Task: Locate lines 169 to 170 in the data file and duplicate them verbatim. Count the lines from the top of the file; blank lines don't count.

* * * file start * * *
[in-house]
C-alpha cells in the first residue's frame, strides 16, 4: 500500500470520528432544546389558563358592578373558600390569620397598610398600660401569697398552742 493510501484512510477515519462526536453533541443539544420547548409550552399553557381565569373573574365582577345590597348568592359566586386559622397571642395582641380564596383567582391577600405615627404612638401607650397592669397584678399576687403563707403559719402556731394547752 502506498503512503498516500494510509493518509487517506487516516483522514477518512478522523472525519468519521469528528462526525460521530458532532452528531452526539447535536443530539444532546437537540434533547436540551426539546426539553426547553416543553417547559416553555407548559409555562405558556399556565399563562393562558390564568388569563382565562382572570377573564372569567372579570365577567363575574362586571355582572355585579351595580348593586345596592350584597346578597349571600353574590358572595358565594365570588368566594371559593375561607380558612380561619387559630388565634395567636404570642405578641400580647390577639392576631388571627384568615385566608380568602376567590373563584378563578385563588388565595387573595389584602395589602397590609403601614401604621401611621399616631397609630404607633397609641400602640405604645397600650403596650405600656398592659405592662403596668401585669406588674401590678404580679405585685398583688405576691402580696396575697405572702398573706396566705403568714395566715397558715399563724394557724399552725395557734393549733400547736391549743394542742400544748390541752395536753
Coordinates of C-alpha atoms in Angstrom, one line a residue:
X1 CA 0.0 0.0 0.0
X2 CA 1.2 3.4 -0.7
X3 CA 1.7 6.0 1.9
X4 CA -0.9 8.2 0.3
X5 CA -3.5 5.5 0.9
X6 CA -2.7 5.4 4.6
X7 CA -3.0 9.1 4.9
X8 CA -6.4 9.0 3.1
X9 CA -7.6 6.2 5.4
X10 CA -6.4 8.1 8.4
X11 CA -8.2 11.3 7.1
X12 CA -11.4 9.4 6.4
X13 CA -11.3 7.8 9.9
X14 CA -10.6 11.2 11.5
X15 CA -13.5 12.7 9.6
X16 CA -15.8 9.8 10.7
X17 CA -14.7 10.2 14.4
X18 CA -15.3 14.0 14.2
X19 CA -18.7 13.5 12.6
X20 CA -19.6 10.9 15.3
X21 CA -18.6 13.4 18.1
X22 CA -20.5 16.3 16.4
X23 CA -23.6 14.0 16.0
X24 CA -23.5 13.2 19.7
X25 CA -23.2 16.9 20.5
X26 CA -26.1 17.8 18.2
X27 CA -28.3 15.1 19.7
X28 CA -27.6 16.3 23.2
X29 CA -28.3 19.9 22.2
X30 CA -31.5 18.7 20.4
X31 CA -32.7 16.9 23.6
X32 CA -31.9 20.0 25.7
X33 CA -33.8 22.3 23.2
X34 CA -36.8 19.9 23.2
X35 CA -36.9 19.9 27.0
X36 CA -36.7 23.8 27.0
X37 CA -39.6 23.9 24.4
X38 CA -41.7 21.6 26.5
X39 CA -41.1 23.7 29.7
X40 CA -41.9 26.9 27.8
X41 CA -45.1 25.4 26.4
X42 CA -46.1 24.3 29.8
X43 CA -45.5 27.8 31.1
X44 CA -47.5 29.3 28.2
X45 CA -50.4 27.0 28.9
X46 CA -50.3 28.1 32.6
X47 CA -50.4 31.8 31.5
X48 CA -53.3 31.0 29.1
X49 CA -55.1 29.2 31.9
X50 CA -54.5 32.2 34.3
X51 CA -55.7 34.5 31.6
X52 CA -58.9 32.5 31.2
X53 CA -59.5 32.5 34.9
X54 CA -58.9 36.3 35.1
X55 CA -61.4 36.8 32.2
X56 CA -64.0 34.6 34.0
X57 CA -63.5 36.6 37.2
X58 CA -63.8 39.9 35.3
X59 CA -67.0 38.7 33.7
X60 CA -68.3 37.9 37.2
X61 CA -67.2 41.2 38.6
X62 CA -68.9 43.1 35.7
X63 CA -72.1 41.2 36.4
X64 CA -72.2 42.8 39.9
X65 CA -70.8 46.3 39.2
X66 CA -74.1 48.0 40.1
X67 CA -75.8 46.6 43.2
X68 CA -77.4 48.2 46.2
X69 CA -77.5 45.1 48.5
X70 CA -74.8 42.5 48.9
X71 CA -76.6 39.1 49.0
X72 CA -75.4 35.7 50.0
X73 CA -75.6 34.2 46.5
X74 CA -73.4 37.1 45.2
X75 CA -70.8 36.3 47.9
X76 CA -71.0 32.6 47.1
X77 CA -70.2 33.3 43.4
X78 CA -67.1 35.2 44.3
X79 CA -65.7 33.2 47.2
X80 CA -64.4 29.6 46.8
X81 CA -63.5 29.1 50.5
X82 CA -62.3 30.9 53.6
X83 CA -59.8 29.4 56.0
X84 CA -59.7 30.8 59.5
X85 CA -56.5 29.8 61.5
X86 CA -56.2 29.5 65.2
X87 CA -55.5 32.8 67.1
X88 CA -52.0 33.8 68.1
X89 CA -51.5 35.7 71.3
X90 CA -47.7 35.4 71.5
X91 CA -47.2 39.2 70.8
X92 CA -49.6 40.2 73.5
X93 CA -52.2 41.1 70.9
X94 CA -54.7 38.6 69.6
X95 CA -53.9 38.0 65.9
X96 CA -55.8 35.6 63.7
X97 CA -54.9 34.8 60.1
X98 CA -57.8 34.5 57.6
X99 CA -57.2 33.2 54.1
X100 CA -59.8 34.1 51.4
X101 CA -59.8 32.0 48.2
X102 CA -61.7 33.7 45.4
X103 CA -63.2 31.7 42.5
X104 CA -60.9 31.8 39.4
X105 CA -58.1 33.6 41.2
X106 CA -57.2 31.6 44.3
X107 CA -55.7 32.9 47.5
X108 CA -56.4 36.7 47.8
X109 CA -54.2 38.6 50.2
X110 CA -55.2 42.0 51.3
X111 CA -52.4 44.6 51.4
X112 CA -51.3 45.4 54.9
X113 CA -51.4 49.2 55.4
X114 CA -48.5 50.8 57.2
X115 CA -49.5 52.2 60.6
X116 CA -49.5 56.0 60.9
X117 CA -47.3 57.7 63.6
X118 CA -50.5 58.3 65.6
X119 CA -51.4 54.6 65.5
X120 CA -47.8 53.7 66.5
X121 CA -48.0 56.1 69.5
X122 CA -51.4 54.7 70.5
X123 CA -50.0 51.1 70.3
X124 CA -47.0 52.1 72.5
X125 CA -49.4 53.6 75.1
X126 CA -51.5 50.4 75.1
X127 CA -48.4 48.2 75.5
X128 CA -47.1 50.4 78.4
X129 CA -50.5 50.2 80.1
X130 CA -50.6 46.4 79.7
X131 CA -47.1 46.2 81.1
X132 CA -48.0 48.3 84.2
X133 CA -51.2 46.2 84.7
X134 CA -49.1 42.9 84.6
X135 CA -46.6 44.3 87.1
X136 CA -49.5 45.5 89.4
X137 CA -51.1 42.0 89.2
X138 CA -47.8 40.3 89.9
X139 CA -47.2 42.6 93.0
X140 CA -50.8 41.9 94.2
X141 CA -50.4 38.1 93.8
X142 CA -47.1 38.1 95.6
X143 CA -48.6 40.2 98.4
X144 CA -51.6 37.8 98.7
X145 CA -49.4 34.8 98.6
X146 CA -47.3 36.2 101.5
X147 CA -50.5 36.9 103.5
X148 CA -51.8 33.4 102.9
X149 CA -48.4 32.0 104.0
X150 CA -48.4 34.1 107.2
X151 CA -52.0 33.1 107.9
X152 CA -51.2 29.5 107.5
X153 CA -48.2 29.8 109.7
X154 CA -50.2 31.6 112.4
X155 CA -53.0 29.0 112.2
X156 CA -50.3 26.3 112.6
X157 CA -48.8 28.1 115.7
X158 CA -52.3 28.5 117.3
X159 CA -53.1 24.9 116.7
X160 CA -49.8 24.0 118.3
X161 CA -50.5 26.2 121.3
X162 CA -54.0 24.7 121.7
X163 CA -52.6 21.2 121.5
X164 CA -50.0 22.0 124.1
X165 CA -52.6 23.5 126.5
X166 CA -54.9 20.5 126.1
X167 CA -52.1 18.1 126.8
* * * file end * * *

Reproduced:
X166 CA -54.9 20.5 126.1
X167 CA -52.1 18.1 126.8